ESIAWID DIYALA, Iraq --
Under the shade of blooming peach trees the soldiers of the Iraqi Army’s 2nd Battalion, 3rd Brigade, 1st Iraqi Army Division are patrolling through the orchards and vineyards of Iraq’s “Breadbasket.”
Since coming to Diyala in early January, the battalion has been part of a major push to finally rid the province of Al Qaeda in Iraq and other terrorist groups.
Fighting, and living, alongside the soldiers of the 2nd Battalion are the fifteen Marines of the 2nd Battalion’s Military Transition Team.
The Marines are currently living in a school in the town of Eisawid that has been converted into the battalion’s temporary headquarters and barracks.
The Marines occupy a small room directly across the hall from their counterparts packed full of cots, gear, weapons and communications equipment. They are embedded with the battalion to advise and mentor their Iraqi counterparts as the battalion takes more and more responsibility for planning and conducting operations like those taking place in Diyala.
“It’s not the, ‘I’ll check on you next week’ mentality,” said 1st Lt. Jimmy W. Lindemann, 2nd Battalion MiTT maneuver trainer adviser.
Lindemann, an infantry officer from 3rd Battalion, 2nd Marine Regiment and a native of Rosenberg, Texas works with the battalion’s operations officer planning and conducting missions.
The 2nd Battalion was sent to Diyala along with the rest of the 3rd Brigade from al-Anbar Province where they were providing security in the areas around Ramadi and Habbaniyah.
This battalion is bringing the positive lessons they learned operating successfully in al-Anbar with them to their new home here in Diyala.
“Iraqi knows Iraqi. I know how to talk to him, how to interact with him and interrogate him,” said Capt. Muhammad Karim Muhammad, 2nd Battalion operations officer.
The ability of Iraqi units to interact more closely with the local people has encouraged citizens to come forward and work with the army and Coalition forces. They provide tips on where to find terrorist training camps, weapons caches and improvised explosive devices, while some man security checkpoints in their towns and villages.
“When something happens, the people quickly come and tell me,” said 1st Lt. Khalid Shihab Ahmed al-Alwani, 2nd Company, 2nd Battalion company commander following a foot patrol through the town of Hembis.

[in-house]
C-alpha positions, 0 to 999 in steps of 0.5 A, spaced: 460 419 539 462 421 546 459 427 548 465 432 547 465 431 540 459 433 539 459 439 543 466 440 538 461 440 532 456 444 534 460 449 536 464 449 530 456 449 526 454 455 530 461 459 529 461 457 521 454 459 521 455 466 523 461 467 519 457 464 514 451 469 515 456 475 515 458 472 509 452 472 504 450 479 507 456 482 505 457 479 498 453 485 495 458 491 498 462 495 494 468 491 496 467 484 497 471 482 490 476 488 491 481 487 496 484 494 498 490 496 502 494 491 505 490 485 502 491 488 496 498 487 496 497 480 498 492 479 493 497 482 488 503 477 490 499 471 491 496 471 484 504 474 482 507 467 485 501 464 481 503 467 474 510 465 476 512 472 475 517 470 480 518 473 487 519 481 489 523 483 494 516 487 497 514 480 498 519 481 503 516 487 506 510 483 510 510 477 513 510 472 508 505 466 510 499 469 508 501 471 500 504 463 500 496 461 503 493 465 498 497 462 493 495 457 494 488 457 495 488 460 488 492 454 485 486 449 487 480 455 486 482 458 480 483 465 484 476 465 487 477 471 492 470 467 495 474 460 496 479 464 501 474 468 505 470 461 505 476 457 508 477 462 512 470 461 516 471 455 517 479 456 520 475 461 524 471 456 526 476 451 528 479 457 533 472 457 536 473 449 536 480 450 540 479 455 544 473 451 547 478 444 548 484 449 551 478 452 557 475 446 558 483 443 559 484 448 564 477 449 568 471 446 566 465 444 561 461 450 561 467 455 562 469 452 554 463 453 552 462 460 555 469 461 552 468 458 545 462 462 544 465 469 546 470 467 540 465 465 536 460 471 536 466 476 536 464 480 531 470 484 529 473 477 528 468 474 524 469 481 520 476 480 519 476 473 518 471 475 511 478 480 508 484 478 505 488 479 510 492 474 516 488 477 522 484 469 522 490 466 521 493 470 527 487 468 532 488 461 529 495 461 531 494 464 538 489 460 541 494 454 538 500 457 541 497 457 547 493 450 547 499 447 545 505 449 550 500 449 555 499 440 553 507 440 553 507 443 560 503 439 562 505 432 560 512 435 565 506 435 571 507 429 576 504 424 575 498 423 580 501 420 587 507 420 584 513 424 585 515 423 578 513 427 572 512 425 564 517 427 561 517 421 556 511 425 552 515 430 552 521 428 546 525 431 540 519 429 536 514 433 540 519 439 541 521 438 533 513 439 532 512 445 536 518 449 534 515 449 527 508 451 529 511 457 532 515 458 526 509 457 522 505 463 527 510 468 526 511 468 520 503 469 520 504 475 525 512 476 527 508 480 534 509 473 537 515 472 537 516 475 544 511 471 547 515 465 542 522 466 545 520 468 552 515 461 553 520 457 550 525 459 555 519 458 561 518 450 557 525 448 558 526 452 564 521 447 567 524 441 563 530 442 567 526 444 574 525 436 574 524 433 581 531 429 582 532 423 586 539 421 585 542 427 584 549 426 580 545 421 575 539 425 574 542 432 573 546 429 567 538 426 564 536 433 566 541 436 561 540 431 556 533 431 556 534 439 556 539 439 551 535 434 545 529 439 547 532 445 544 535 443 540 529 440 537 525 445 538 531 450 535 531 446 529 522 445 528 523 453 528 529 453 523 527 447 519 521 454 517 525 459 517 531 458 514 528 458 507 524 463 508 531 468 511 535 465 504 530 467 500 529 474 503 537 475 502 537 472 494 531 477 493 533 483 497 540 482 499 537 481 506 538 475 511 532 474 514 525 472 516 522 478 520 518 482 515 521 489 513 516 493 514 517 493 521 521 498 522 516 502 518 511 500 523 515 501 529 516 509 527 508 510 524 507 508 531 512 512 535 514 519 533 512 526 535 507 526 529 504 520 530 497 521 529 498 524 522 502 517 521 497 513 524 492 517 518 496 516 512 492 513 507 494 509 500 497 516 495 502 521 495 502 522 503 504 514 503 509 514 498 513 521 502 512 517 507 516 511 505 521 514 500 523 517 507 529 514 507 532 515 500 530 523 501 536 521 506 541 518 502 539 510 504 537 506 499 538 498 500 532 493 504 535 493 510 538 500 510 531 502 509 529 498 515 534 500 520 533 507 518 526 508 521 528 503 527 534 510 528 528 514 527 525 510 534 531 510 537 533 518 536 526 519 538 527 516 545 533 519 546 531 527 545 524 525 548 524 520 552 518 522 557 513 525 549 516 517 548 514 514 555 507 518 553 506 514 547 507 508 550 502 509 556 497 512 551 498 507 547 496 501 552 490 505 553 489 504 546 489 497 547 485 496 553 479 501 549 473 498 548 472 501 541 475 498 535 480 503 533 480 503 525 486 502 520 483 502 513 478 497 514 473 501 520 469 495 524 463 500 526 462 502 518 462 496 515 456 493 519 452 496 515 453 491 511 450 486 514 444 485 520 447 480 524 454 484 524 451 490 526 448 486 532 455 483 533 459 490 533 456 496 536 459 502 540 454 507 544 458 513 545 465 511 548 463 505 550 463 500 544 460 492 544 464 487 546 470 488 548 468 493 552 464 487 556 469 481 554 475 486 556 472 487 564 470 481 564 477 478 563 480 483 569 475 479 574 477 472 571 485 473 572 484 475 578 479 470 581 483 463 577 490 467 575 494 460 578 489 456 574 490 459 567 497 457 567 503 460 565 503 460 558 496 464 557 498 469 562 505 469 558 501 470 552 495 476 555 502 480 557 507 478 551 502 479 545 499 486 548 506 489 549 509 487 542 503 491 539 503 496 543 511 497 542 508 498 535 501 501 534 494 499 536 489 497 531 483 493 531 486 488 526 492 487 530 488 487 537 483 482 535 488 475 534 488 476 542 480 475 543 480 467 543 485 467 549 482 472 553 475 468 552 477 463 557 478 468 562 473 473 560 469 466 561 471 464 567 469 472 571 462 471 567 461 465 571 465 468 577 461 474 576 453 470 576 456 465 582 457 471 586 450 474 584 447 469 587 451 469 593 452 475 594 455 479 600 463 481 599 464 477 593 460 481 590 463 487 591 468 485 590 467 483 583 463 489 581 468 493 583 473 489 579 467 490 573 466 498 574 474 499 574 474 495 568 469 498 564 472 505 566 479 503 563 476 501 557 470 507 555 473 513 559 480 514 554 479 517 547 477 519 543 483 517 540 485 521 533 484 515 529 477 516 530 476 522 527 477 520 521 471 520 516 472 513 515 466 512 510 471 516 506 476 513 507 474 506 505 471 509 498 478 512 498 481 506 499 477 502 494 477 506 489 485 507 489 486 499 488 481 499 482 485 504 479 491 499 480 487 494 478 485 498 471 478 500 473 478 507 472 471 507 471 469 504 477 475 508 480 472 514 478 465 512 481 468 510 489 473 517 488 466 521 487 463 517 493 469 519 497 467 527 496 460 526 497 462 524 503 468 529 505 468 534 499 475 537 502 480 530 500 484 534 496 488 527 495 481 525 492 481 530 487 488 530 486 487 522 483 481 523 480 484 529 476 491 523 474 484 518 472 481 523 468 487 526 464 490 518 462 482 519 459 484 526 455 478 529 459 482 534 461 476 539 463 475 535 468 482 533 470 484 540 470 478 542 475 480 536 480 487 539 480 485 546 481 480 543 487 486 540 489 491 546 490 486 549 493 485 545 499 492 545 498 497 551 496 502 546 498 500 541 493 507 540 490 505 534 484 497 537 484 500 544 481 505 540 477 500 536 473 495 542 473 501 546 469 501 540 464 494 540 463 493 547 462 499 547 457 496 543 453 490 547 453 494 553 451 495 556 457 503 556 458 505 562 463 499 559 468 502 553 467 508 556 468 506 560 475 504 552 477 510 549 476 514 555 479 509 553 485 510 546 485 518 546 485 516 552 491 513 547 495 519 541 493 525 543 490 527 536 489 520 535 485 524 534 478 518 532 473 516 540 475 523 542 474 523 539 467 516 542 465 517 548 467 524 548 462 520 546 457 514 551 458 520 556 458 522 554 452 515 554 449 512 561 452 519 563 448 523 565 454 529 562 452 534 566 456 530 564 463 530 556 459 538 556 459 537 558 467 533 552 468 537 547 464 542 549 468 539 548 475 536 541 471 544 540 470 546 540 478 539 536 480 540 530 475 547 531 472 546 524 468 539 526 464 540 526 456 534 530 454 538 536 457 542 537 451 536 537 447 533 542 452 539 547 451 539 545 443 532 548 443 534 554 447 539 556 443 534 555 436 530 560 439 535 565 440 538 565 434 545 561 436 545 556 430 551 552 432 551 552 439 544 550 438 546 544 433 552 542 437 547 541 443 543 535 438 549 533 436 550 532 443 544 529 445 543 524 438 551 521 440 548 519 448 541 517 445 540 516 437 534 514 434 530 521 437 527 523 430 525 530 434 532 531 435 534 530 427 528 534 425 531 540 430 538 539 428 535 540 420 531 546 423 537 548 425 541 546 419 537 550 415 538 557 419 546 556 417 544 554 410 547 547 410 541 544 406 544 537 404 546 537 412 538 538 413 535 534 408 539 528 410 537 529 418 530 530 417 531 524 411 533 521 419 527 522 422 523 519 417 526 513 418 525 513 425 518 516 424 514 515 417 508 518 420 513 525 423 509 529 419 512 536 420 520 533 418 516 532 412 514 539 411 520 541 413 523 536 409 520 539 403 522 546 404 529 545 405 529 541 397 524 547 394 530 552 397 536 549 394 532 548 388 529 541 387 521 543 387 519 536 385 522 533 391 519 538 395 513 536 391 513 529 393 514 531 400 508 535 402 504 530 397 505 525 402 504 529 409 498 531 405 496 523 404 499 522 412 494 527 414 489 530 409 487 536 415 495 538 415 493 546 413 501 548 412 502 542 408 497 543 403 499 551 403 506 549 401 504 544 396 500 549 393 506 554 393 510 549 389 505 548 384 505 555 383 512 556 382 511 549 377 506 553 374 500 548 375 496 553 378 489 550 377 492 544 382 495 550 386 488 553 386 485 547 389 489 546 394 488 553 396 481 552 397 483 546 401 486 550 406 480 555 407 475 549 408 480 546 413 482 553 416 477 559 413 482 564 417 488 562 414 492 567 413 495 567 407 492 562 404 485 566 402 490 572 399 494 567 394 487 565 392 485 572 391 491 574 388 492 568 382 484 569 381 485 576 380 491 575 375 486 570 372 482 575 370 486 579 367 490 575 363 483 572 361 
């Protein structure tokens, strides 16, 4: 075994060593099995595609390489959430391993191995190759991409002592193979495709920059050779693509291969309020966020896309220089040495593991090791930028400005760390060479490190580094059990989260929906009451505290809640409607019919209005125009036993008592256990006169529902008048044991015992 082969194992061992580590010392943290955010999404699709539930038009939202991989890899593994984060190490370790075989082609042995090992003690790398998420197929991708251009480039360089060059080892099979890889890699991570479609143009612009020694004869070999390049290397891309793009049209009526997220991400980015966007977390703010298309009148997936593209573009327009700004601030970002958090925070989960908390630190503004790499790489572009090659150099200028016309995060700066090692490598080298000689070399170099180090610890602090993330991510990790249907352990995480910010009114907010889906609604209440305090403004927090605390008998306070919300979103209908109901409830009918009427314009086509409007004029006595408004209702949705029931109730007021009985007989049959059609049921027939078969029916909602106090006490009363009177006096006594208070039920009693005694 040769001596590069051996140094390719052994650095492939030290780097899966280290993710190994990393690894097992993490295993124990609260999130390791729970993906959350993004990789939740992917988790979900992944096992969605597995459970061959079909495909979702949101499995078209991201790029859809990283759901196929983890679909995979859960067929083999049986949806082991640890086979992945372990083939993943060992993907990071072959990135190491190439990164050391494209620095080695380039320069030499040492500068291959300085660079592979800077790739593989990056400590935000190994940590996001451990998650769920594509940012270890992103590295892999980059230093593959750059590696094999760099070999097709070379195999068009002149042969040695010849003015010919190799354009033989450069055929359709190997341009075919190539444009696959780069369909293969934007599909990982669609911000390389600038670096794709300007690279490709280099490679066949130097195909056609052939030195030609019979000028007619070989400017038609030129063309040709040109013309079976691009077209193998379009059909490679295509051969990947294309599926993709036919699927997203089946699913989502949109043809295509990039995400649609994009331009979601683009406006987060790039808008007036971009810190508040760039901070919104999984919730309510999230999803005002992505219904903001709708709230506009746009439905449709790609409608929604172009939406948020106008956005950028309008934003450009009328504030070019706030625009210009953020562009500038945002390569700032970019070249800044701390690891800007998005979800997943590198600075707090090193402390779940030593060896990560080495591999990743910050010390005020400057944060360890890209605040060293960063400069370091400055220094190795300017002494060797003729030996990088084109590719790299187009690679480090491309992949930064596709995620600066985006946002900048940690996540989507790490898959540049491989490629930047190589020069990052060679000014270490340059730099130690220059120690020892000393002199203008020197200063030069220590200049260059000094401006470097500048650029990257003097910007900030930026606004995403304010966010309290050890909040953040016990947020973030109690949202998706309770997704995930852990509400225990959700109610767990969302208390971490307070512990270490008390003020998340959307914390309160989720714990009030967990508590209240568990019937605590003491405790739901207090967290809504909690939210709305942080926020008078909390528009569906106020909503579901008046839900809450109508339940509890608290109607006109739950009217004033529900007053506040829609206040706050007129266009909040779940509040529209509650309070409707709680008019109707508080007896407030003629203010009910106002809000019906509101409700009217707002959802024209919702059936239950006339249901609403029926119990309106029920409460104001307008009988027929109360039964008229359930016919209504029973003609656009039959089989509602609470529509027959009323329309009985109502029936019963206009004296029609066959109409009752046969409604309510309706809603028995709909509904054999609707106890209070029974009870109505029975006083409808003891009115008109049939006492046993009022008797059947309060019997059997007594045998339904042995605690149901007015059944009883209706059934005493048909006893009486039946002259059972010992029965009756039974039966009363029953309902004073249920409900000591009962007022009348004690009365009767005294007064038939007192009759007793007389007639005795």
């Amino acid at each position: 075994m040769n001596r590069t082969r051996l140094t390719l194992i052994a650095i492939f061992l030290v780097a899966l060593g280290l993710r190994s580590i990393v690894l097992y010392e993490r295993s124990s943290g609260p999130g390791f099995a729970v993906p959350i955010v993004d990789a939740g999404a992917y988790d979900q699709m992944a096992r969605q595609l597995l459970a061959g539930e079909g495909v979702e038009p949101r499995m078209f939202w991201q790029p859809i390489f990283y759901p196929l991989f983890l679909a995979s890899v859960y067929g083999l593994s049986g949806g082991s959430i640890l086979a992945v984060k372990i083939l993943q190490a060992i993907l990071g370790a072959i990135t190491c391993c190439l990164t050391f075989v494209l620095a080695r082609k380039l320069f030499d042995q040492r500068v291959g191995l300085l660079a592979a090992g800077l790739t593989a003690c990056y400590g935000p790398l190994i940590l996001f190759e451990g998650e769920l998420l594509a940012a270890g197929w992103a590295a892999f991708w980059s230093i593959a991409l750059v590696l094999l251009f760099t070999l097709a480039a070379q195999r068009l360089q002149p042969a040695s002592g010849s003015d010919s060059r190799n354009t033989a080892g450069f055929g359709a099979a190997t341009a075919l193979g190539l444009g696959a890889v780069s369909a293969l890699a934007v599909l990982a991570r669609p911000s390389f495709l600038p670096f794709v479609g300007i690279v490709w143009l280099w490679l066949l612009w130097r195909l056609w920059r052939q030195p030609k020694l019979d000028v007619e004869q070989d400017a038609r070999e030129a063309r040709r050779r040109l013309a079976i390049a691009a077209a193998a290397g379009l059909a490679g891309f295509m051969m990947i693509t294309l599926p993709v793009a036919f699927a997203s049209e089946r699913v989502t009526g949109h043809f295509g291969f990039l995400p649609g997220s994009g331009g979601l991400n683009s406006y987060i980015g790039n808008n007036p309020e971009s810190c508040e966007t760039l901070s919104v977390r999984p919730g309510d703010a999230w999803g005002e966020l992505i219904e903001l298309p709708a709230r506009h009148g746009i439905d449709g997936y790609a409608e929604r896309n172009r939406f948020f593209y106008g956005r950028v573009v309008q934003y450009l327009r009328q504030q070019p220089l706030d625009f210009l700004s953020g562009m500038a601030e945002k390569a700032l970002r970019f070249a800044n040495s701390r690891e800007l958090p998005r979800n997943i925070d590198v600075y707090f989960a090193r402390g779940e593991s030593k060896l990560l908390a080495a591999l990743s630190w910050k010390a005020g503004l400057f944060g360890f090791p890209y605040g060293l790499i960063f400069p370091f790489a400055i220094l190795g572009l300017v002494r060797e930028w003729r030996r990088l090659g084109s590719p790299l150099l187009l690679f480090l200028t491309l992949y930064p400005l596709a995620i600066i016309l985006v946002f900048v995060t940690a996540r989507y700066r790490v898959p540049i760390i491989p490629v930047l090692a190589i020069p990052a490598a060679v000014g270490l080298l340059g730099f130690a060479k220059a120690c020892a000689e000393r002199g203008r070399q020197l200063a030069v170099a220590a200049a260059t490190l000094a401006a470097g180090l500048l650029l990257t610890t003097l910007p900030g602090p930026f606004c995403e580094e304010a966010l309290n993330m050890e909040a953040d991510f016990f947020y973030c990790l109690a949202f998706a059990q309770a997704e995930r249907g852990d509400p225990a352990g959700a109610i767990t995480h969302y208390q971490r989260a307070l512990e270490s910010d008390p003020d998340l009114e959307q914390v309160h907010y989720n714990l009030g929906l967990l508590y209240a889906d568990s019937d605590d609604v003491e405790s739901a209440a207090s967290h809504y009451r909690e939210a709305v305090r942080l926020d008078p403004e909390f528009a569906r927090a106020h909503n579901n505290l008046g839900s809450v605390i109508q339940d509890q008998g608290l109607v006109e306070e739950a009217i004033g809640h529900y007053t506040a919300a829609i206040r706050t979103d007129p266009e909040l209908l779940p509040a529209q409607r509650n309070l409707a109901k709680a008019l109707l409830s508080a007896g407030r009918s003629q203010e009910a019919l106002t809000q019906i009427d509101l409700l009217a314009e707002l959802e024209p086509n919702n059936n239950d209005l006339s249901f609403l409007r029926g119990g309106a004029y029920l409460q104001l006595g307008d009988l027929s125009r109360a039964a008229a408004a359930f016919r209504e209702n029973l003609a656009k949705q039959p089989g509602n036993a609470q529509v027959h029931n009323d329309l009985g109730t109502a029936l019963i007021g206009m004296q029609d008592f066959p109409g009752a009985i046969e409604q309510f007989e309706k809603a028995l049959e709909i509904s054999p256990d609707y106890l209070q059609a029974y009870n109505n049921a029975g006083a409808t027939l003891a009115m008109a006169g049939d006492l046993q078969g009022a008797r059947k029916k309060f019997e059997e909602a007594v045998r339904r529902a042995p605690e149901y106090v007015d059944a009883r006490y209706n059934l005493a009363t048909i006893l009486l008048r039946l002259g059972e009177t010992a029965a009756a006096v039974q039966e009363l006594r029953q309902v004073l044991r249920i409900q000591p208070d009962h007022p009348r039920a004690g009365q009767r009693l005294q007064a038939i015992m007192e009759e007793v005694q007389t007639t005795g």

During the patrol, al-Alwani made a point of stopping and talking to the numerous checkpoints manned by the Sons of Iraq that dotted the route. The SOI are local Iraqis who, fed up with terrorism, have begun cooperating with the Iraqi Army and assisting in providing security to the local population.
“Two months ago there was no one on the streets,” said Maj. John E. Orille, 2nd Battalion MiTT senior adviser. “Their operations have convinced the locals that the insurgents are not effective.”
The MiTT advisers sometimes accompany the Iraqis on these patrols, but the majority of the planning and execution is all done by the Iraqi Army.
“They can plan and execute battalion sized operations without an advisory role,” said Orille. “But their long range planning is limited.” The 2nd Battalion also lacks some important enabling assets, such as explosive ordnance disposal or aero-medical evacuation support.
As the battalion sees more and more success in Diyala they have largely transitioned from kinetic operations against the terrorists, and are focusing on maintaining the gains they have already made. That applies to their own readiness and proficiency as well. The battalion already has plans to institute a regular training program when they return to al-Anbar.
“If the MiTT were to disappear tomorrow, [the battalion] would be doing the same thing they’re doing now,” said Orille.
And in the end, that is what everyone, Iraqi and Marine alike, is hoping for.
“Our job is the same,” said Muhammad about the MiTT. “Our job is securing this country to provide peace and security to the people.” With men like Capt. Muhammad and 1st Lt. al-Alwani, the future in Iraq looks brighter every day.